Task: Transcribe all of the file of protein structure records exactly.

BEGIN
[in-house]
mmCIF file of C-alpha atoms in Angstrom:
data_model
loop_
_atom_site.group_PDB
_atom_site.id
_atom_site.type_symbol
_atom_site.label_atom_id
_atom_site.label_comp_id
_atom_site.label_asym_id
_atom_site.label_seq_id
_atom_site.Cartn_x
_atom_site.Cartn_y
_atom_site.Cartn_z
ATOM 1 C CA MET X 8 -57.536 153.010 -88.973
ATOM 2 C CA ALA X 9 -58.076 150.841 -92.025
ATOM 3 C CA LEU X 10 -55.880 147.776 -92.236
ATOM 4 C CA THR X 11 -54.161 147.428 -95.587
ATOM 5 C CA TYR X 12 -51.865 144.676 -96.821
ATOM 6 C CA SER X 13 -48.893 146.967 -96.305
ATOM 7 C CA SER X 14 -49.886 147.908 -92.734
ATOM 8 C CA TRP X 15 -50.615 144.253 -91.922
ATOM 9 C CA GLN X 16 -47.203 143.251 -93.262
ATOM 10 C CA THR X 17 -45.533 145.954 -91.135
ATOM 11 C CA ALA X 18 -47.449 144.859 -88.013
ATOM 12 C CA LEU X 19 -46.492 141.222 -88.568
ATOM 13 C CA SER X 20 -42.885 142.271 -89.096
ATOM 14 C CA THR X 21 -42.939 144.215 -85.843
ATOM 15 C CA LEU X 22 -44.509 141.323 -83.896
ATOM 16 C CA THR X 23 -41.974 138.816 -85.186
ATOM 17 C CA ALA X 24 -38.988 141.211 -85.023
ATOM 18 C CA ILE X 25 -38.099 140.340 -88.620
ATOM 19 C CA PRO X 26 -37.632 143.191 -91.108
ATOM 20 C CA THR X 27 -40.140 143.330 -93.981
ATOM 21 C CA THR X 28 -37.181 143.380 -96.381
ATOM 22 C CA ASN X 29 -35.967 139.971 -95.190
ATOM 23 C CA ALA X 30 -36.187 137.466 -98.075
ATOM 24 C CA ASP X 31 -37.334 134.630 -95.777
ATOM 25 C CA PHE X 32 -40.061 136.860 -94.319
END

[in-house]
mmCIF file of C-alpha atoms in Angstrom:
data_model
loop_
_atom_site.group_PDB
_atom_site.id
_atom_site.type_symbol
_atom_site.label_atom_id
_atom_site.label_comp_id
_atom_site.label_asym_id
_atom_site.label_seq_id
_atom_site.Cartn_x
_atom_site.Cartn_y
_atom_site.Cartn_z
ATOM 1 C CA MET X 8 -57.536 153.010 -88.973
ATOM 2 C CA ALA X 9 -58.076 150.841 -92.025
ATOM 3 C CA LEU X 10 -55.880 147.776 -92.236
ATOM 4 C CA THR X 11 -54.161 147.428 -95.587
ATOM 5 C CA TYR X 12 -51.865 144.676 -96.821
ATOM 6 C CA SER X 13 -48.893 146.967 -96.305
ATOM 7 C CA SER X 14 -49.886 147.908 -92.734
ATOM 8 C CA TRP X 15 -50.615 144.253 -91.922
ATOM 9 C CA GLN X 16 -47.203 143.251 -93.262
ATOM 10 C CA THR X 17 -45.533 145.954 -91.135
ATOM 11 C CA ALA X 18 -47.449 144.859 -88.013
ATOM 12 C CA LEU X 19 -46.492 141.222 -88.568
ATOM 13 C CA SER X 20 -42.885 142.271 -89.096
ATOM 14 C CA THR X 21 -42.939 144.215 -85.843
ATOM 15 C CA LEU X 22 -44.509 141.323 -83.896
ATOM 16 C CA THR X 23 -41.974 138.816 -85.186
ATOM 17 C CA ALA X 24 -38.988 141.211 -85.023
ATOM 18 C CA ILE X 25 -38.099 140.340 -88.620
ATOM 19 C CA PRO X 26 -37.632 143.191 -91.108
ATOM 20 C CA THR X 27 -40.140 143.330 -93.981
ATOM 21 C CA THR X 28 -37.181 143.380 -96.381
ATOM 22 C CA ASN X 29 -35.967 139.971 -95.190
ATOM 23 C CA ALA X 30 -36.187 137.466 -98.075
ATOM 24 C CA ASP X 31 -37.334 134.630 -95.777
ATOM 25 C CA PHE X 32 -40.061 136.860 -94.319